Power BI offers the Auto Date/Time feature, which enables easy browsing of data by year, quarter, month and date. In the following model the Sales table contains the Order Date column, which contains only the date. The user can browse it using year and quarter by simply dropping the date into a matrix:
The Auto Date/Time feature can be turned on or off using the File|Options and Settings|Options dialog, under Data Load. It is turned on by default. You can find more details in this other video: Disabling auto date-time in Power BI.
In order to slice data by the different attributes of the date, Power BI automatically creates one date table for each date column in the model. Thus, if the model contains five date columns across one or more tables, there will be five automatic date tables in the model. Moreover, these tables are hidden from the user because Power BI handles them automatically.
The user can reference these tables by using a special syntax, which Power BI uses in the creation of quick calculations. For example, the quick calculation of year-to-date (YTD) based on the Sales[Order Date] column is the following:
Sales Amount YTD := IF ( ISFILTERED ( 'Sales'[Order Date] ), ERROR ( "Time intelligence quick measures can only be grouped …" ), TOTALYTD ( 'Sales'[Sales Amount], 'Sales'[Order Date].[Date] ) )
The second parameter of TOTALYTD is not a simple column reference. It contains the table name, the column name and then, separated with a dot, another column name. The full meaning of this syntax is the following:
Reference the Date column in the automatic date table created for the Order Date column in the Sales table.
Although this is a useful feature for very simple models, it comes with some severe limitations:
- It is not possible to customize the automatic date tables. By default, they contain Year, Quarter, Month and Date. If the user needs additional attributes, it is not possible to add them to the model.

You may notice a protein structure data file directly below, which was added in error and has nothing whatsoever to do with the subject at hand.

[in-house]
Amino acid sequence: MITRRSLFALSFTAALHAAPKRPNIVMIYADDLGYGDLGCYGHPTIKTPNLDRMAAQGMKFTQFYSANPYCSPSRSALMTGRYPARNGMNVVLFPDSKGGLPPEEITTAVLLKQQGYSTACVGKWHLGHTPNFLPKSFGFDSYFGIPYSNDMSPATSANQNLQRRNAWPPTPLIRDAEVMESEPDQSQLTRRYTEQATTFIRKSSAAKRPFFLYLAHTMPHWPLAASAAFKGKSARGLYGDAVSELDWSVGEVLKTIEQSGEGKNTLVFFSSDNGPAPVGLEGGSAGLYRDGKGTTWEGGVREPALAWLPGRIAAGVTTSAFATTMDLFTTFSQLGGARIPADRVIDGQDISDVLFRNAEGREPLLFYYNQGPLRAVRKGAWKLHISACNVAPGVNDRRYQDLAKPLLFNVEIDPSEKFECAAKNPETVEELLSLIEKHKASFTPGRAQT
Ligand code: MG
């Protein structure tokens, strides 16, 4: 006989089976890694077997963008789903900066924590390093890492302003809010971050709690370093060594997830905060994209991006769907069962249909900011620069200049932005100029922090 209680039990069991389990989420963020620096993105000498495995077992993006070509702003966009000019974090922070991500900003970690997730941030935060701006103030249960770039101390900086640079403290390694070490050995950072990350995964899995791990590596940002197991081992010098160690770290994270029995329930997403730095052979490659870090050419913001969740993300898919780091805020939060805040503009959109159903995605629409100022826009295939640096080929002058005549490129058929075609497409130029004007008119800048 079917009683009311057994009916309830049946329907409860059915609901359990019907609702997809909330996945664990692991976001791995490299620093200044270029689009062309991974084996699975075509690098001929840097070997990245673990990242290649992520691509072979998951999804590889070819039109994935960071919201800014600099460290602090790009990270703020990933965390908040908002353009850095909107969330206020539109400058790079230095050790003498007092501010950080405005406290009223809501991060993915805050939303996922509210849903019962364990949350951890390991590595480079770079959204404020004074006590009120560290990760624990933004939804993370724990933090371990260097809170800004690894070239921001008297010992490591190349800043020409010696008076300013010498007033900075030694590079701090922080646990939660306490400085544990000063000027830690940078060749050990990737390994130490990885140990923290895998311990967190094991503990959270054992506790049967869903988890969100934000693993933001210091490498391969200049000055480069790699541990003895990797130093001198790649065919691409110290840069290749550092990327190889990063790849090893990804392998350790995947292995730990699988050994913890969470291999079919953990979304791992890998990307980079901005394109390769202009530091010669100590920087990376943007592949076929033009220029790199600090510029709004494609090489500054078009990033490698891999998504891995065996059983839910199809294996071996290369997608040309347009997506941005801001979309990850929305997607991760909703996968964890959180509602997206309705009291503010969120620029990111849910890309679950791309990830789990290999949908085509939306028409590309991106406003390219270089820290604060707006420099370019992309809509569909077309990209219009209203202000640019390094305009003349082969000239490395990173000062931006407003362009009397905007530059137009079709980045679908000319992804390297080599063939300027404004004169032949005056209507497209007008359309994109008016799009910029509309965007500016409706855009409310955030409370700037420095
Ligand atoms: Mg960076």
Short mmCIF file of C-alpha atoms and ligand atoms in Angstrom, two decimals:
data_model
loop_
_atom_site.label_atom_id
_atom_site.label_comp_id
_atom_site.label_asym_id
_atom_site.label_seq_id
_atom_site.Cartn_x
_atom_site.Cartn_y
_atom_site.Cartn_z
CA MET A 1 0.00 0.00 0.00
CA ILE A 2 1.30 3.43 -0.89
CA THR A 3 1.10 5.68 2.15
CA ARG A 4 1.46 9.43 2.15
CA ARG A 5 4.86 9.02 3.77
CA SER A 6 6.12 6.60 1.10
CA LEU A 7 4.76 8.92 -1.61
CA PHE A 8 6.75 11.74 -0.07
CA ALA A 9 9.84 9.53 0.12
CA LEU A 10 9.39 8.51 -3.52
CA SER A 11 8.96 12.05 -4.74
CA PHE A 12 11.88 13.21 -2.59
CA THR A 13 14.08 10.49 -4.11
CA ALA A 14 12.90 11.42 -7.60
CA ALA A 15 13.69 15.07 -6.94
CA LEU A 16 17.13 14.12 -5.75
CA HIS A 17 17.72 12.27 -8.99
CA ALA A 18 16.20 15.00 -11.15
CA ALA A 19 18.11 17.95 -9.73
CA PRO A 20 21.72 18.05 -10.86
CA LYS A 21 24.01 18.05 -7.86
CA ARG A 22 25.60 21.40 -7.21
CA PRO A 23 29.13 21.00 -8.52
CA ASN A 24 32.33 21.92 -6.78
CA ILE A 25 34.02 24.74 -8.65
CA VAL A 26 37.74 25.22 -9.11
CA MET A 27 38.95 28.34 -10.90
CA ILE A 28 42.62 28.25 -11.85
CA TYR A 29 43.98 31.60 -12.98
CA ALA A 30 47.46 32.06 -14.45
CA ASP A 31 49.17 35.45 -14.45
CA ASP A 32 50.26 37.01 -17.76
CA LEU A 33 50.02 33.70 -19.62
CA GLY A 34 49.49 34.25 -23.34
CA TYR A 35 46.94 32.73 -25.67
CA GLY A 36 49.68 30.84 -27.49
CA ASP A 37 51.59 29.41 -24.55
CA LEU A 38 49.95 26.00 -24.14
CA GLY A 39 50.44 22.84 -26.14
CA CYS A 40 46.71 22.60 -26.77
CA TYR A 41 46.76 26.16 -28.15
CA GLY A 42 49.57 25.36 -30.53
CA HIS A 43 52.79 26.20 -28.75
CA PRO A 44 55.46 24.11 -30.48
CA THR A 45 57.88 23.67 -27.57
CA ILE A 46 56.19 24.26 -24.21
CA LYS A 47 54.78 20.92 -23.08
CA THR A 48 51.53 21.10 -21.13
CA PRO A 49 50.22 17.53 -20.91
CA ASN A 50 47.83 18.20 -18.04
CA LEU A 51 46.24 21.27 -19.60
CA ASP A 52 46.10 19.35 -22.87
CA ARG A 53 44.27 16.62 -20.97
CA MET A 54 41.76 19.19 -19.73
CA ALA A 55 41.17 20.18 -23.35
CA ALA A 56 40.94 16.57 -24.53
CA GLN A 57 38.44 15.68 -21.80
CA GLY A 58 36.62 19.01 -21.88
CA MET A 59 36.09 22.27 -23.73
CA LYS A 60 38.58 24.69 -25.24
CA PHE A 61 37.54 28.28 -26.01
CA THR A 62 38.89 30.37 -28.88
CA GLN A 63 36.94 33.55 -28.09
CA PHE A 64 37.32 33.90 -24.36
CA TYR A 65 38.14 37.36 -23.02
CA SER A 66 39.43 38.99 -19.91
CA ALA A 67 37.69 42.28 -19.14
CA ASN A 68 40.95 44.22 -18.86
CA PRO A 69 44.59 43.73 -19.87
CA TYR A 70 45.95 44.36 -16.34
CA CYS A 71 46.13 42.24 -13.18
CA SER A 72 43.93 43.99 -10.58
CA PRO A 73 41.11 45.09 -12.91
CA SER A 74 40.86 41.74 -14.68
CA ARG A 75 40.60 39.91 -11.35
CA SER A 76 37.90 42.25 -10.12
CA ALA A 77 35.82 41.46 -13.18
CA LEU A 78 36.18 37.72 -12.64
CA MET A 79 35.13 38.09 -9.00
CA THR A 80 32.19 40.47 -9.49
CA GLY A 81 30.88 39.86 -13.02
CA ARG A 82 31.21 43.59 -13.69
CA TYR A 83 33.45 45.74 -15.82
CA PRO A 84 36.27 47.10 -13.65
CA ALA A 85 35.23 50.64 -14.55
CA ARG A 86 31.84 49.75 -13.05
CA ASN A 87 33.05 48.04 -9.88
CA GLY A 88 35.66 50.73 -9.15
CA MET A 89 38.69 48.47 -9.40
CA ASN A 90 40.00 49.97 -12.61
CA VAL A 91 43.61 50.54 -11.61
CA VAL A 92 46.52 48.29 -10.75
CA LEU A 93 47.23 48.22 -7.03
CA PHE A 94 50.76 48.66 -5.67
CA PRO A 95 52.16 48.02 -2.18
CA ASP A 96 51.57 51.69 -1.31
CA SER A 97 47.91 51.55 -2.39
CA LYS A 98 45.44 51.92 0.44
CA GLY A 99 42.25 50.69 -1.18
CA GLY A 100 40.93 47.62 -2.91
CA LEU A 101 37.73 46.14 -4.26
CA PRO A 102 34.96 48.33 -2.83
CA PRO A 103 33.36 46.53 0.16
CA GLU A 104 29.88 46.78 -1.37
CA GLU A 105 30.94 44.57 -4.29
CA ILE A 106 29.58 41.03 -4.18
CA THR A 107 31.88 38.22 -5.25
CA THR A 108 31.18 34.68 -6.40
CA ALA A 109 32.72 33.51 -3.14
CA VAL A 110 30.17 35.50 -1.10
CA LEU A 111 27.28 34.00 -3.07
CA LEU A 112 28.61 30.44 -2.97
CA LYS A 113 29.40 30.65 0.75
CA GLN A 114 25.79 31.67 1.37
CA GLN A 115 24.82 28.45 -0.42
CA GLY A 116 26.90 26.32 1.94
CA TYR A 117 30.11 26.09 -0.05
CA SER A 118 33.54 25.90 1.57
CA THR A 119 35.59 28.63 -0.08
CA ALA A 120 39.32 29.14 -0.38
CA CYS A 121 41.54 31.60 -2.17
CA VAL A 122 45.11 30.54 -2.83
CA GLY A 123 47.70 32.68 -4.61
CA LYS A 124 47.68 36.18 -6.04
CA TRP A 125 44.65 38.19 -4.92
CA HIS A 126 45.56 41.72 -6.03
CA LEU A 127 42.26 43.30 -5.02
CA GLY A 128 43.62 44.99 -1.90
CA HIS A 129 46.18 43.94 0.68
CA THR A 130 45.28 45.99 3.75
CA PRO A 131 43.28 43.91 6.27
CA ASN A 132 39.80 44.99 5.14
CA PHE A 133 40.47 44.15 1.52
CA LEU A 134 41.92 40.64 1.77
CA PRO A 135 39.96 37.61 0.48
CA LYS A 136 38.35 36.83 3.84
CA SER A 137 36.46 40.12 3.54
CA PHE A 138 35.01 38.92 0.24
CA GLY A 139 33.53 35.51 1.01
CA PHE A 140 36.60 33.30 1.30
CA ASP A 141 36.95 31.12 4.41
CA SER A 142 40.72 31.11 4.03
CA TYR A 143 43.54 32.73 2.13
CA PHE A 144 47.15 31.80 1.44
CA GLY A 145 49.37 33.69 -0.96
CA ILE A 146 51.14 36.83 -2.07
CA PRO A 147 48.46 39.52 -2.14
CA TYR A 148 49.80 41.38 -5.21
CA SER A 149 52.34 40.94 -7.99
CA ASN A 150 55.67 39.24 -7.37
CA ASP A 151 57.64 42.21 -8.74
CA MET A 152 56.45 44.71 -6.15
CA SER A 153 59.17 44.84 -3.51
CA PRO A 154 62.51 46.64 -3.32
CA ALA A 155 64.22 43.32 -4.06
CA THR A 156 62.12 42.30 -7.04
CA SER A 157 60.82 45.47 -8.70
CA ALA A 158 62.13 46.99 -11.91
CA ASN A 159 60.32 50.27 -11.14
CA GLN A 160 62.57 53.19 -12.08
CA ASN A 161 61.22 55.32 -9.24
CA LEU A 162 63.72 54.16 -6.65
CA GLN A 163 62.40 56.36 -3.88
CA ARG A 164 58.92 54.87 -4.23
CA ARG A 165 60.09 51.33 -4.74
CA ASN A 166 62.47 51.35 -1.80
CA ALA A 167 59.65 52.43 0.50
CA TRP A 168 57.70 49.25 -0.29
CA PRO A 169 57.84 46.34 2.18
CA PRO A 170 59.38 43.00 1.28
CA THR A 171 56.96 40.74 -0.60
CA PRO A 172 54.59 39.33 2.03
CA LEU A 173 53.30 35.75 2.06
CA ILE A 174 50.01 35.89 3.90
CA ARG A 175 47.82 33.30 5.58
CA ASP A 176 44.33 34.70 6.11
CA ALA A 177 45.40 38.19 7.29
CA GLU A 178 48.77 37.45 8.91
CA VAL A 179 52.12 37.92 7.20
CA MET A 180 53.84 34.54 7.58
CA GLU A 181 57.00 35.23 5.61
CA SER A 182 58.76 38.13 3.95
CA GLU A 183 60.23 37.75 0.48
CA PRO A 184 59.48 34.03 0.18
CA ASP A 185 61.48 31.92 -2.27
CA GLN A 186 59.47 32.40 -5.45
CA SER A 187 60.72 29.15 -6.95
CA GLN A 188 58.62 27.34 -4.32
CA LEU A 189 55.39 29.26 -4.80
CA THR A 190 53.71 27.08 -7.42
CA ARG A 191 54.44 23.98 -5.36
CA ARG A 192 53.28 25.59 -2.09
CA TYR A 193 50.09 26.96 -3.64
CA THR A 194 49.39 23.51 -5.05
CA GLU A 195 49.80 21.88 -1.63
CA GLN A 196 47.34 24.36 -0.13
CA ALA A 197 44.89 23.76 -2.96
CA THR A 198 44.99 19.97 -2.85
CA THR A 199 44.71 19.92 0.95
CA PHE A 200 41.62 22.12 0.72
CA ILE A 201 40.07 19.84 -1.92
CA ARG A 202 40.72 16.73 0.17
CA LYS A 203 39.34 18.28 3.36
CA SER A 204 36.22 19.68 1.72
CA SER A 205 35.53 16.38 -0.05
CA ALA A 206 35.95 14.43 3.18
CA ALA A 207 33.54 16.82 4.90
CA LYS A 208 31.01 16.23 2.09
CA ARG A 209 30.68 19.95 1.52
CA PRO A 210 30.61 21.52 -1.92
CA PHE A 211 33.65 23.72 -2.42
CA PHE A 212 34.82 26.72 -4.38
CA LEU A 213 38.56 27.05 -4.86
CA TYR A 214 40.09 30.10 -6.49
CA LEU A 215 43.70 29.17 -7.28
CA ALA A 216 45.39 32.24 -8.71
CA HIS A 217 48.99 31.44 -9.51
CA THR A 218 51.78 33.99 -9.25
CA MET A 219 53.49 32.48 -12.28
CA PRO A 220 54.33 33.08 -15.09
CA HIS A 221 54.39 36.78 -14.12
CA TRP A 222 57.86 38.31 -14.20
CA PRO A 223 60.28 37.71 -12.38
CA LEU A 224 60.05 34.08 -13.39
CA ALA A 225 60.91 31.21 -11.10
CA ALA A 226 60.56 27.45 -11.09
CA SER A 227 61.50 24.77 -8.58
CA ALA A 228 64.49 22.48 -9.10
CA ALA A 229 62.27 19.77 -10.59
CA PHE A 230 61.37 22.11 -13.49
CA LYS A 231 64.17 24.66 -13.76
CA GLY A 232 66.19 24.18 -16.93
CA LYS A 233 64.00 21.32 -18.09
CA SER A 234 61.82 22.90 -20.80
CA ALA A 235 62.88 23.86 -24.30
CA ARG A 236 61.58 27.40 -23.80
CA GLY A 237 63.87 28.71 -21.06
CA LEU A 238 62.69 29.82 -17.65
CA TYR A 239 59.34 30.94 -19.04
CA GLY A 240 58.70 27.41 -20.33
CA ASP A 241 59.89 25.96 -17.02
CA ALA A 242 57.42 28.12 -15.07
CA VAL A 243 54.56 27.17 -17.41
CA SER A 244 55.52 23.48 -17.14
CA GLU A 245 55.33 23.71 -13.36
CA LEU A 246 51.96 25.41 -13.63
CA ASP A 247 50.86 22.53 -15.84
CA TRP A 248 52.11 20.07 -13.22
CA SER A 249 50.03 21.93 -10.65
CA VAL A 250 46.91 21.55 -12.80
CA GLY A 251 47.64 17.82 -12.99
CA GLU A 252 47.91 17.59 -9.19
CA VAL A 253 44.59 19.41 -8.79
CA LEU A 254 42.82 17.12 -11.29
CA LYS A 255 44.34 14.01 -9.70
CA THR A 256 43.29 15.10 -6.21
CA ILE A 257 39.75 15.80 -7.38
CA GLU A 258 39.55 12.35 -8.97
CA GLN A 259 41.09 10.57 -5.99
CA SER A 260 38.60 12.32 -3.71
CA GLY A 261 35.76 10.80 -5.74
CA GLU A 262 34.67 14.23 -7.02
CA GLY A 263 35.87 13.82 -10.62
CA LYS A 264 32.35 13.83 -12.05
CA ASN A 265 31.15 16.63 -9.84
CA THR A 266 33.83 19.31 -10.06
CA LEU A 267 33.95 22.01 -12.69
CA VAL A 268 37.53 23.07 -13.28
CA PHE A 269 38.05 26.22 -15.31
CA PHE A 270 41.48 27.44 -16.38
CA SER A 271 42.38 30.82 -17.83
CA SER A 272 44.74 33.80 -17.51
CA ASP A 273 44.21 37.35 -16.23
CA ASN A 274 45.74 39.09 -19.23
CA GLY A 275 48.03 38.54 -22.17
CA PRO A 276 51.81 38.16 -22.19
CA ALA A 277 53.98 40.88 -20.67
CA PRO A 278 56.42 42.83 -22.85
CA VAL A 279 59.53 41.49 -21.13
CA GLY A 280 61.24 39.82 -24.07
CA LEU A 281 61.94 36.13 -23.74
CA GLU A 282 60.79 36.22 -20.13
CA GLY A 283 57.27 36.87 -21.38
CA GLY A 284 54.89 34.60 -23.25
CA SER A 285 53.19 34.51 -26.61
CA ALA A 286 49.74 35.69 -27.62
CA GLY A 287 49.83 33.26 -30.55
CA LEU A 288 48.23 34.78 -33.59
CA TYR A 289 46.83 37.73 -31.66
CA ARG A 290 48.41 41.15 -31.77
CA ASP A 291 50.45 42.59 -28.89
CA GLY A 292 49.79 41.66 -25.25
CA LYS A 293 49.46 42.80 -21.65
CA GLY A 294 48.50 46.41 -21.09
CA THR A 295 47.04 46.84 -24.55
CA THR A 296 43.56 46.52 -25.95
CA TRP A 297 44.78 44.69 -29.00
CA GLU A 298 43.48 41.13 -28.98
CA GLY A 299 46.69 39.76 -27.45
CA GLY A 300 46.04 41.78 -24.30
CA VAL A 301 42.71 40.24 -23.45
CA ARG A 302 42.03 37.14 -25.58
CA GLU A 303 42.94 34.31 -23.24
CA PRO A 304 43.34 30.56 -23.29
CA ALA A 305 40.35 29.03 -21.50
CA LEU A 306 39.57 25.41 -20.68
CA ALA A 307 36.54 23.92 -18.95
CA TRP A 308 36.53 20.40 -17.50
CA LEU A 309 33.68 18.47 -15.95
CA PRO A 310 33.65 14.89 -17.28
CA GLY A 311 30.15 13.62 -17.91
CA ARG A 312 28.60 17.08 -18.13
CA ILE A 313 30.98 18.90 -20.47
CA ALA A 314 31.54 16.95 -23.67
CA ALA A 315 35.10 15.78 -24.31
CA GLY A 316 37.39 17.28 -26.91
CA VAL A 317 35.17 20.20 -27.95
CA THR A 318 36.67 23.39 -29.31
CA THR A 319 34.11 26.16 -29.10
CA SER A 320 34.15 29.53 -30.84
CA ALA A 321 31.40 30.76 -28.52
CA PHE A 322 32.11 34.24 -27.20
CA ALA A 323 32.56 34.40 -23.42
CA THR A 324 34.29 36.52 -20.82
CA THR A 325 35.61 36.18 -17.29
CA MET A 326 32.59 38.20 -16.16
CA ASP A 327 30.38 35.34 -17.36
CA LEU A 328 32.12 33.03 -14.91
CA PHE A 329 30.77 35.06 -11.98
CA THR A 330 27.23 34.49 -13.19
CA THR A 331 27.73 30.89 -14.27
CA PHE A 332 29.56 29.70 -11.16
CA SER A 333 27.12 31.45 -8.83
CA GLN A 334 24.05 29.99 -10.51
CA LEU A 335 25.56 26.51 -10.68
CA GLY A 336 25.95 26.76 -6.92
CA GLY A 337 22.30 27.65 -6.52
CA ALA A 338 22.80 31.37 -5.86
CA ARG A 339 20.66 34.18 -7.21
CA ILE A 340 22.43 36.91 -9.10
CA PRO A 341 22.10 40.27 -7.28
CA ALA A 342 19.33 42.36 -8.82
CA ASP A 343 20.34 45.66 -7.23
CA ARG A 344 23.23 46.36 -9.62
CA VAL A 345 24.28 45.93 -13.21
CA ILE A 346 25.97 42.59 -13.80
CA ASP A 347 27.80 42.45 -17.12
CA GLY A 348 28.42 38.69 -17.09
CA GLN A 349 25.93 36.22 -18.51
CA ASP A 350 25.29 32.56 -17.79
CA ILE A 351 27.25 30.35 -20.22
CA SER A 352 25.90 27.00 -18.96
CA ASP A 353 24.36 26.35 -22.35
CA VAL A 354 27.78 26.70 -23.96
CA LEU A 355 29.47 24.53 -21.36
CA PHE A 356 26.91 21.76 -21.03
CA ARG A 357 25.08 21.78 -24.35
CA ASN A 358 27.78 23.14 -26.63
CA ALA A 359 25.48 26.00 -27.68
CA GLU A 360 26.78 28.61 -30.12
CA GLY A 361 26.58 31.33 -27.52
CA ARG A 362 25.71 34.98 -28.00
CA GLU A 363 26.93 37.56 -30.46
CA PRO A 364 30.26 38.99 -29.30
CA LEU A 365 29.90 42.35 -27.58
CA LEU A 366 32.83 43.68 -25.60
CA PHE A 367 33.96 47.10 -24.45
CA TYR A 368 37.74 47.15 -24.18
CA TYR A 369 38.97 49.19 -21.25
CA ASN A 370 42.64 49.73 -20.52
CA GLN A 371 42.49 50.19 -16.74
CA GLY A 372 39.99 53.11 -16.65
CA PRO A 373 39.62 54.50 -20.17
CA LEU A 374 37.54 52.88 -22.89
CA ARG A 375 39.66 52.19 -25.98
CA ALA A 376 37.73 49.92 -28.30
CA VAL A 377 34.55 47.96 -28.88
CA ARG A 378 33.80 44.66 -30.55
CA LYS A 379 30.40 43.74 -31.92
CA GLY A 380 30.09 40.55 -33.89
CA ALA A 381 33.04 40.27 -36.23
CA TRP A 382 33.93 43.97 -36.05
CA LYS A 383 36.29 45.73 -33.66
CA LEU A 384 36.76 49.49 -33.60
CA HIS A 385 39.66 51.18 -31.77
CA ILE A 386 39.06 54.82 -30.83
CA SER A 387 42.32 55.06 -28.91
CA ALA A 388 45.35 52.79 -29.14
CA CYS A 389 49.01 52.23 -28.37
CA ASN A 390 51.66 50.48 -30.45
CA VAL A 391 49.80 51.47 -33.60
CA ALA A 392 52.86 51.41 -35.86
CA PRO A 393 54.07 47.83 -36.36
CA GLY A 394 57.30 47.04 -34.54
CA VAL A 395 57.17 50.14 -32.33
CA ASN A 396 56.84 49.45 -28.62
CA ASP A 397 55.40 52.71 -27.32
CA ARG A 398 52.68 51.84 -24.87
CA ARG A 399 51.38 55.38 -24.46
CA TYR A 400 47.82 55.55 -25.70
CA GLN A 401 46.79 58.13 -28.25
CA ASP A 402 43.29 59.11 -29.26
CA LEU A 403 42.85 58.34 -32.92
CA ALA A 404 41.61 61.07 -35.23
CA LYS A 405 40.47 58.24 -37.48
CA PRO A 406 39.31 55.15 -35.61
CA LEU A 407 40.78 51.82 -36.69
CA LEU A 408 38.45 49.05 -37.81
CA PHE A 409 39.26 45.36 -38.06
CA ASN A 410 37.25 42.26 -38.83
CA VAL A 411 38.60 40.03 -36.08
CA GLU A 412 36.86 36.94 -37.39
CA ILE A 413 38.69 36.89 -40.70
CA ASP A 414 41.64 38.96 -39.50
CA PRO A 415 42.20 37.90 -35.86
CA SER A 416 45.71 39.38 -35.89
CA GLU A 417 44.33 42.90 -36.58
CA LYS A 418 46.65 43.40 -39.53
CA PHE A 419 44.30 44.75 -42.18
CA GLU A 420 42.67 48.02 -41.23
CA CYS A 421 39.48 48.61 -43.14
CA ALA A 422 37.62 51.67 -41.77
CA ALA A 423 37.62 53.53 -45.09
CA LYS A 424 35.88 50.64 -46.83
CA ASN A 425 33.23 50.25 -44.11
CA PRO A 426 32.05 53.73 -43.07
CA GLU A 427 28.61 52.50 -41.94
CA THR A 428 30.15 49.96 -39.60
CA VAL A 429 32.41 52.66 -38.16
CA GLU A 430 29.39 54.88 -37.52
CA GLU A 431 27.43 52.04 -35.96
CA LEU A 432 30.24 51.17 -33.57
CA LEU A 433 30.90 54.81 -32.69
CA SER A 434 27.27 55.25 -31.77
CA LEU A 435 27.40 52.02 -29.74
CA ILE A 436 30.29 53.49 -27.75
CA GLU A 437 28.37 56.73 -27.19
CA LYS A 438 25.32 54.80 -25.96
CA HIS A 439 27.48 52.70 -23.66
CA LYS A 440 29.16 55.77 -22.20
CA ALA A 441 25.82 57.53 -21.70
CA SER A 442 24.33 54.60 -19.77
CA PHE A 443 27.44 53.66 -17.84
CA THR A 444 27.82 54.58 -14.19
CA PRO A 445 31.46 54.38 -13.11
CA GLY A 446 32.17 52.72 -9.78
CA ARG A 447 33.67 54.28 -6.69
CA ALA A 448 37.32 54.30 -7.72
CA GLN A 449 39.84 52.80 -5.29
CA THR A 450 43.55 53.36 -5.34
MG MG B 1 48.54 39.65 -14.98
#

- There is a separate automatic date table for each Date column in the model, making it very hard to build reports that slice multiple tables or that compute values based on different dates in a single table.
- Mark as Date table (Jul 20, 2020)
- Using USERELATIONSHIP in DAX (May 18, 2020)
- Sorting months in fiscal calendars (Nov 25, 2019)
- Previous year up to a certain date (Sep 12, 2019)
- Using CONCATENATEX in measures (Jun 24, 2019)
- Automatic time intelligence in Power BI (May 13, 2019)
- Creating a simple date table in DAX (May 11, 2019)
- Year-to-date filtering weekdays in DAX (Apr 29, 2019)
- Summing values for the total (Apr 15, 2019)
- Counting working days in DAX (Mar 13, 2019)
- Computing running totals in DAX (Mar 4, 2019)
While the first point requires no further explanation, the second point is worth expanding on with a couple of examples. Consider a model containing two tables, Sales and Purchases:
The automatic date table created for Sales[Order Date] filters only Sales and it will not filter Purchases. On the other hand, the automatic date table created for Purchases[Order Date] filters only Purchases. It is not possible to filter both tables using a single column. Thus, a report showing sales and purchases in the same visual shows up looking like this:
Although very evident with multiple tables, the same problem is present when there are multiple kinds of dates in the same table. For example, Sales contains both the order date and the delivery date. The user might want to produce a report showing ordered amount and delivery amount in the same visual, like this:
This is not an available option by relying solely on the automatic date table, because there will be two date tables: one for the sale date and one for the delivery date.
Thus, automatic date/time handling in Power BI only works in a scenario where there is a single table with a single Date column. Any other scenario requires a custom Date table and the authoring of time intelligence calculations in DAX, because it is not possible to use Quick Calculations. It is worth mentioning that the creation of a Date table is a very simple step, as described in the Creating a Simple date table in DAX article.